SOMEONE TO WATCH AWARD
For the 11th year the Spirit Awards will give a special prize to “a talented filmmaker of singular vision who has not yet received appropriate recognition.” The Turning Leaf Someone to Watch Award comes with a $20,000 unrestricted grant, and in previous years has gone to Christopher Munch and Marc Forster.
This year’s finalists were nominated by a committee that included Wellspring’s Ryan Werner (chair), filmmaker Cheryl Dunye, critic Scott Foundas, Chicago fest programmer Helen Gramates and HBO Films’ Maud Nadler.
It’s a fiercely independent mixture of veteran avant-garde directors and a UT Austin grad:
“Most of my films come out of the world as I see it around me,” says 42-year-old Jem Cohen, whose film “Chain” grew out of a series of shorter works. “My sense of film is as a way to get closer to the world we live in, rather than to create a fantasy world.”
Using footage Cohen shot around the world, the trance-like mixture of non-fiction and narrative elements examines the overwhelming corporatization of city architecture — malls, business complexes, hotels and amusement parks — and connects the lives of a Japanese businesswoman and young female drifter to an increasingly homogenized cityscape.
“It’s not a documentary, but it pleases me that people in an audience might think of it as one,” says Cohen, who has been making films for more than 20 years. “The most important thing to me was to get people to see geography clearly.” The Brooklyn-based filmmaker is currently working on a short for PBS and another narrative/documentary collision, this time using archival footage of 42nd Street and Times Square.
For 29-year-old writer-director and UT Austin graduate Bryan Poyser, adolescent sexuality was a topic that hadn’t been dealt with very thoughtfully in movies. “Dear Pillow,” a brutally honest portrait of teen boredom and sexual awakening, is Poyser’s take on the subject. “We made a film that was about sex, but had no sex or nudity in it, just characters discussing it in exhausting detail.”
Poyser declined a few prestigious graduate school acceptances to finish the pic, which was filmed on 24-frame digital with a $4,000 Texas Filmmakers Production Fund grant. But with festival acclaim from Boston to Edinburgh — and now a Spirit Awards nom — he hasn’t regretted it. “I would have had to borrow $40,000 to go to any of those schools,” he says, “I got my education in one year and it only cost me $10,000 in credit card debt.”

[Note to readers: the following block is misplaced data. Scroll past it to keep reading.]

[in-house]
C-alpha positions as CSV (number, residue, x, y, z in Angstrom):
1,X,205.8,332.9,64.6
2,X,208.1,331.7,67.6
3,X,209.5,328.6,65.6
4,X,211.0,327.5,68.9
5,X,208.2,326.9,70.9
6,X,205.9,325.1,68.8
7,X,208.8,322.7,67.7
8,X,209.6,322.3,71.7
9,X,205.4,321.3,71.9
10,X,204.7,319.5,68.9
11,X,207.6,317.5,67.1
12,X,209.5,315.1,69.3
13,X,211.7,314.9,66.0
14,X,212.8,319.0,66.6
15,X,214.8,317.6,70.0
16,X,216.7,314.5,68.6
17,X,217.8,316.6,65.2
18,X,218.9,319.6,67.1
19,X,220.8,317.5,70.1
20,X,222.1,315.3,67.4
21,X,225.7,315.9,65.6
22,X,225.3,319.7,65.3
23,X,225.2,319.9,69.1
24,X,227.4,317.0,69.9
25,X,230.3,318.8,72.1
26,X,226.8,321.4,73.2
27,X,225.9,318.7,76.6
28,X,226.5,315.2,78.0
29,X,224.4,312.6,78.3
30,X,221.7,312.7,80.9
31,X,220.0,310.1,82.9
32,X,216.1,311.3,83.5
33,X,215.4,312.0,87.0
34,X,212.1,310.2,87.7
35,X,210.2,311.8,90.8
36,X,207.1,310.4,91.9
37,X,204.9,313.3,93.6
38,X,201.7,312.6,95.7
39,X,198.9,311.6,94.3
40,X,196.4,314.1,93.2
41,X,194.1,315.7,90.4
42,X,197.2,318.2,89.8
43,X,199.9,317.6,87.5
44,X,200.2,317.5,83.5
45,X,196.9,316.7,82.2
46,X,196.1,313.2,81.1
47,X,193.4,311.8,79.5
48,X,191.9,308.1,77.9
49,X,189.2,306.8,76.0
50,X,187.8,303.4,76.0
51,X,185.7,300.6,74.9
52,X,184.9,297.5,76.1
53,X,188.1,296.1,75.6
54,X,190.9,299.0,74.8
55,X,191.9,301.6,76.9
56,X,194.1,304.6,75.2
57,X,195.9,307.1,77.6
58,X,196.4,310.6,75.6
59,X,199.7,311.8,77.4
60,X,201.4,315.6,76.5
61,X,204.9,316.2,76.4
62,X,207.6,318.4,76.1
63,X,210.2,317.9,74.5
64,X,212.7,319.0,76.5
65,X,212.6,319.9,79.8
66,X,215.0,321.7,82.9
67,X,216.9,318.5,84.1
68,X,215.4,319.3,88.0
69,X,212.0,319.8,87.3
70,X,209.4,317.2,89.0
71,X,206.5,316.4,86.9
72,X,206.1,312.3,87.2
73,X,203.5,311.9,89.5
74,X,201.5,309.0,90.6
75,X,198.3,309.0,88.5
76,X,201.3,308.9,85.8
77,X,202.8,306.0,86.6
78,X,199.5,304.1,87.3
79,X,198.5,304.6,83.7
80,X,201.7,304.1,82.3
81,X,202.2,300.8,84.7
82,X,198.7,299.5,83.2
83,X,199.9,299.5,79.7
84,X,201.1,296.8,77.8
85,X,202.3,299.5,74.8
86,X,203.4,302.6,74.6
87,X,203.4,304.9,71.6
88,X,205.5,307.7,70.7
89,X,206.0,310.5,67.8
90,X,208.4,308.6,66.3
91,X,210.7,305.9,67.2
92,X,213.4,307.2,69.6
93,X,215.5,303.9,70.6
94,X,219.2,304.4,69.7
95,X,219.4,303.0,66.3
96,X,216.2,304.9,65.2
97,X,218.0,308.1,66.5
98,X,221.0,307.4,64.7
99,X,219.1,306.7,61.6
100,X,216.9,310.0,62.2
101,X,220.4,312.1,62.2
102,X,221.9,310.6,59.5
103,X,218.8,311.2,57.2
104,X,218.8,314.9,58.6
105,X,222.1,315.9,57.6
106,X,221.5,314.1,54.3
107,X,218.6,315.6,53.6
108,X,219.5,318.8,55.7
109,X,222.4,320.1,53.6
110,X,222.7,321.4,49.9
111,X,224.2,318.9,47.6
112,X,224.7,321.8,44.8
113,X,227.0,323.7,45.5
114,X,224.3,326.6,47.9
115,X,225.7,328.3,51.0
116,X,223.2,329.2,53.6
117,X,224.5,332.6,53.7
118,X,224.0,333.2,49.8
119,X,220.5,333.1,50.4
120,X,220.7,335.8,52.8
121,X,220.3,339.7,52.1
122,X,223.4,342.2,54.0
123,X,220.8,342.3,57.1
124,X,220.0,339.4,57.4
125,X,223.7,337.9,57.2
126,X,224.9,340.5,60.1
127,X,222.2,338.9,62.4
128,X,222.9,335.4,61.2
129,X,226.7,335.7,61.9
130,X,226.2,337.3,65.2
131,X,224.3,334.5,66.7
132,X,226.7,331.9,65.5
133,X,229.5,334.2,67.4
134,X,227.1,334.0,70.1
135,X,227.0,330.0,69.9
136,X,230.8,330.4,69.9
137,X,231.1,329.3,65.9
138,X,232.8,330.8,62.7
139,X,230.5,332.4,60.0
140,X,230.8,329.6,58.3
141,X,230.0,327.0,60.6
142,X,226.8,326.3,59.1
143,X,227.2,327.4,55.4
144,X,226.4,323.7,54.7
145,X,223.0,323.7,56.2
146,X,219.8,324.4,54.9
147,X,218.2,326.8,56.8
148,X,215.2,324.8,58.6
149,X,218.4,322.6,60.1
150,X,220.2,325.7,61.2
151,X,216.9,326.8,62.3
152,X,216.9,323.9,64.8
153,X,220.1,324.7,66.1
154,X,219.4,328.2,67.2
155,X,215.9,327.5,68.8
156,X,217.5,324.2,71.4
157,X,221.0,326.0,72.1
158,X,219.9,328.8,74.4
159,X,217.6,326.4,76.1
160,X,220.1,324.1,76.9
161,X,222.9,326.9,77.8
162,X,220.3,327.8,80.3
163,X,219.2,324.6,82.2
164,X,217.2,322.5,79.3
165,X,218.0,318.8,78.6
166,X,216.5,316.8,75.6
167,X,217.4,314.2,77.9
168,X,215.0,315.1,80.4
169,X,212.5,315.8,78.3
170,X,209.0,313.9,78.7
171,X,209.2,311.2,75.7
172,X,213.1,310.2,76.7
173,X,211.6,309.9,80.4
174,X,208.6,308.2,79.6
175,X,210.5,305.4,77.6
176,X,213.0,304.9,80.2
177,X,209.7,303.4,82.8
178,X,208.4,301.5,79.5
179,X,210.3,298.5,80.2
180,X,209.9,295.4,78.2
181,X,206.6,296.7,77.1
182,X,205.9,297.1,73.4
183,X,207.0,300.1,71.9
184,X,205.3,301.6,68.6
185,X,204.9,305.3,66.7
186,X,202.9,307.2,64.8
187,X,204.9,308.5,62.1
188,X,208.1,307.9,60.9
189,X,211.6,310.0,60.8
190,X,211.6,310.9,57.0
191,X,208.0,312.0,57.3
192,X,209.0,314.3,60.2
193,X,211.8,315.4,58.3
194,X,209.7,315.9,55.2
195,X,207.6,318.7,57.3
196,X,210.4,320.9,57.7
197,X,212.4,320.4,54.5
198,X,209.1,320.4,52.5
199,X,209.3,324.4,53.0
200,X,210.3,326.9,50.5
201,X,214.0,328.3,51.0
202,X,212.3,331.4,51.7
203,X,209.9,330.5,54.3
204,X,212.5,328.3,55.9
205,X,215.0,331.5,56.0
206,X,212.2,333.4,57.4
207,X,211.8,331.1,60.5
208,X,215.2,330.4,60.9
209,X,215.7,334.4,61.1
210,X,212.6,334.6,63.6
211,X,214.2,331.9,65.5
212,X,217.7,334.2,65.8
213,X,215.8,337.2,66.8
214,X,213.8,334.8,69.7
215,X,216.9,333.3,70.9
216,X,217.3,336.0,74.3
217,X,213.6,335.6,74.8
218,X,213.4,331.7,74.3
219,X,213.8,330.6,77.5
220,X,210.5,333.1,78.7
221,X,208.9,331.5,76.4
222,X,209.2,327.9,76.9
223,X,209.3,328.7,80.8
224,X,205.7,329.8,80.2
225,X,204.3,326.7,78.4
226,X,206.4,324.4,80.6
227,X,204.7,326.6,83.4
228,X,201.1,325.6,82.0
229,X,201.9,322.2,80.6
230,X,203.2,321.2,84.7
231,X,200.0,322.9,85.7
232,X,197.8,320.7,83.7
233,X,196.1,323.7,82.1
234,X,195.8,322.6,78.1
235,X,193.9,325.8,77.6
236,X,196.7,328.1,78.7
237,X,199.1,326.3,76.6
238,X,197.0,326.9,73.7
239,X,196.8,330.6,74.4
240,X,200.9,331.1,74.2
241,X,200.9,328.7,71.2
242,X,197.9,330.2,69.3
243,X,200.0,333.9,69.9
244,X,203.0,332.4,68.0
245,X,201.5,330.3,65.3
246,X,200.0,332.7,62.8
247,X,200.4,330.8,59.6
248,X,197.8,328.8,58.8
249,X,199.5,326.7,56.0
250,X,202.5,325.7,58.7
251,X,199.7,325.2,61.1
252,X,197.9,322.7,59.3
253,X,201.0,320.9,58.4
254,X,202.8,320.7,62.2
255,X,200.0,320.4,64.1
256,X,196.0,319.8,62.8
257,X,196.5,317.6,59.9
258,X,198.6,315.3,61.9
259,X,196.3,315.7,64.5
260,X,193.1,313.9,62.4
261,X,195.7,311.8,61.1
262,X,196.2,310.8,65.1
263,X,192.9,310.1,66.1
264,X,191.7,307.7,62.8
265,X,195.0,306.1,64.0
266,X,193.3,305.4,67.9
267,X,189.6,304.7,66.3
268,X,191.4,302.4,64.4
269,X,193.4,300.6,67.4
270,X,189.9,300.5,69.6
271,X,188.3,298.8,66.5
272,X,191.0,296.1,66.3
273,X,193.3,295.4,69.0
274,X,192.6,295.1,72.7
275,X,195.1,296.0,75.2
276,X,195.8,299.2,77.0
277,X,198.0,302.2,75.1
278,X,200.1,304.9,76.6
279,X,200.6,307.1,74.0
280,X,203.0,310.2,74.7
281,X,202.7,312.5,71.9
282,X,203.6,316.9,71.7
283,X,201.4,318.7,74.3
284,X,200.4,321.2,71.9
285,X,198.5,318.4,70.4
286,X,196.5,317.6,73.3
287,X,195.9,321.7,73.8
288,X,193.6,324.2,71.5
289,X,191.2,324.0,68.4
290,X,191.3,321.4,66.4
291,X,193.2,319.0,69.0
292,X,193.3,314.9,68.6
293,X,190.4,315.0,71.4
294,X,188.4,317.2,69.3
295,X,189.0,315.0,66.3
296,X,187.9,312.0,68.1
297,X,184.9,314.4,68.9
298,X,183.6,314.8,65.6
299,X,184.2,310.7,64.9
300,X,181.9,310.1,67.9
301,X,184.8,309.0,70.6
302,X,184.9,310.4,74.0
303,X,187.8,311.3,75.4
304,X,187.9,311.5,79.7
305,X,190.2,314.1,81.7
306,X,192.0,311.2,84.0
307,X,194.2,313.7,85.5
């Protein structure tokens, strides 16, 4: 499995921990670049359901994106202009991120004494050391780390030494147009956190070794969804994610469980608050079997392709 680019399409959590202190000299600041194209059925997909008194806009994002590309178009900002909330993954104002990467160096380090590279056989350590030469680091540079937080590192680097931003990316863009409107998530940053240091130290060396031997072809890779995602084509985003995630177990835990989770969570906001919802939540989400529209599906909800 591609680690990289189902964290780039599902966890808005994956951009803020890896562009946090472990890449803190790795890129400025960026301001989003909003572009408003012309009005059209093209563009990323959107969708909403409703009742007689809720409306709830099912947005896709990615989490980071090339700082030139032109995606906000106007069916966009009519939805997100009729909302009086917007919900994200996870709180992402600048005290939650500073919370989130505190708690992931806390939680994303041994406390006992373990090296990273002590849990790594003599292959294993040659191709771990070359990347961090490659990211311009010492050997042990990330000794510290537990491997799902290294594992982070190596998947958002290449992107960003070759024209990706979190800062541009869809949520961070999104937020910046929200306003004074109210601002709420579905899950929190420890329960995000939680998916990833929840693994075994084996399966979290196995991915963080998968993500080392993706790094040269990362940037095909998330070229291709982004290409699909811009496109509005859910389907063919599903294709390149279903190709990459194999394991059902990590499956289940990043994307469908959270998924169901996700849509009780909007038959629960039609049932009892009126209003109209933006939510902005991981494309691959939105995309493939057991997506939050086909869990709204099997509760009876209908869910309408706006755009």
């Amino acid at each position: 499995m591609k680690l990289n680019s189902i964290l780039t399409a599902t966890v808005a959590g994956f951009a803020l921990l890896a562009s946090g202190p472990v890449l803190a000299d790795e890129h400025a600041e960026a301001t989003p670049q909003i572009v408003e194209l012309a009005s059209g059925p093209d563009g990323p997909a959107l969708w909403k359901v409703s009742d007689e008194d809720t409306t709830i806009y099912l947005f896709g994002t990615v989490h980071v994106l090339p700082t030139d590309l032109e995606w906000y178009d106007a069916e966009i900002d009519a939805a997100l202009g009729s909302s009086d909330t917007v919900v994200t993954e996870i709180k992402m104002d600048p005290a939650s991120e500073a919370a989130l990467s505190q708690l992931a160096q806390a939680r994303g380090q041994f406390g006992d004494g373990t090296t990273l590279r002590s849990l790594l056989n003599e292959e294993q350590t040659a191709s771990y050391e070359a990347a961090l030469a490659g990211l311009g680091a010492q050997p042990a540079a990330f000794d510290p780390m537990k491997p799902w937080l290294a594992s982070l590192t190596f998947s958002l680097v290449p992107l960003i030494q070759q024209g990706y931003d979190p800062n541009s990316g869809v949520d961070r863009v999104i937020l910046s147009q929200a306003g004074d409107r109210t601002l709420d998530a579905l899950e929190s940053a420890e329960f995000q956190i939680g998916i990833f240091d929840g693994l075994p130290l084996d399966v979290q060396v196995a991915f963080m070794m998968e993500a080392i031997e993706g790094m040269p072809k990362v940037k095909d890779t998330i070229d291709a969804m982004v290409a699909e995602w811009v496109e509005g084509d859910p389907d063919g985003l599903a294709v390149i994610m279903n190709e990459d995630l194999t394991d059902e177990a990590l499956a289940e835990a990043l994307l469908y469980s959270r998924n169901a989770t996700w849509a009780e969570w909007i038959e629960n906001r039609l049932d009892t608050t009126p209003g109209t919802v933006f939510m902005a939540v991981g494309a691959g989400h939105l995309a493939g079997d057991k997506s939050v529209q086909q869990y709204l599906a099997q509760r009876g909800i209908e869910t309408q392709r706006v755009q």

Next Poyser will write and produce “The Cassidy Kids,” a dramatic mystery to be directed by his “Dear Pillow” cinematographer-producer, Jacob Vaughn.
Jennifer Todd Reeves
An excursion to New Zealand planted the seeds for Reeves’ first feature-length film after making mostly shorts. “I felt this new awareness of different ways of living, and different ways of being an individual in the world.”
That footage became part of the nostalgic fabric of “The Time We Killed,” which incorporates Super 8, 16mm and DV footage to dramatize the apartment-bound story of a New York agorophobe (Lisa Jarnot) dealing with amnesia, neighbors, world politics, ex-lovers and her own fragmented mind. Reeves won festival awards at Berlin and Los Angeles’s Outfest with the pic, but has yet to find a distributor.
“It is hard to pin down exactly what (‘The Time We Killed’) is because it weaves so many concerns. There must be a simple catchphrase for it, but I haven’t thought of it yet,” says Reeves, 33, who teaches filmmaking at her alma mater, Bart College, and recently debuted a new live film performance project, “When It Was Blue,” at the Museum of Modern Art.
— Robert Abele
The Bravo/American Express Producers Award, which includes a $20,000 unrestricted grant, “honors emerging producers who, despite highly limited resources, demonstrate the creativity, tenacity and vision required to produce quality, independent films.” To be nominated, an individual must have produced at least two features with two different directors and be a U.S. citizen.
This year’s nominating committee comprises producers Scott Macaulay (chair), Anthony Bregman, Kathryn Galan and Janet Yang, and Sundance Institute’s Michelle Satter.
Prior winners include Mary Jane Skalski (“The Station Agent”) in 2004 and Effie T. Brown (“Real Women Have Curves”) in 2003. The 2005 finalists are:
In the late ’90s, Renfrew was well on her way to a successful career working on social-issue docs in San Francisco when she decided to help out on a friend’s indie feature. Renfrew formed Map Point Pictures with director Greg Harrison and produced his first feature, “Groove,” a story about the San Francisco Bay Area rave scene. The film premiered at Sundance in 2000, where it was picked up by Sony Pictures Classics.
Renfrew and Harrison’s next film, psychological thriller “November,” took home the cinematography prize at Sundance 2004. Other projects include Amanda Micheli’s stuntwomen docu “Double Dare” and Katrina Holden Bronson’s feature directorial debut, “Daltry Calhoun,” for Quentin Tarantino’s L. Driver Prods. and Miramax.
“I’ve been fortunate to have very close relationships with the directors I’ve worked with,” says the 32-year-old Renfrew. “As far as I’m concerned, there’s no point in looking at the director-producer relationship as being strictly about business. These people put their heart and soul into their work.”
Sean C. Covel & Chris “Doc” Wyatt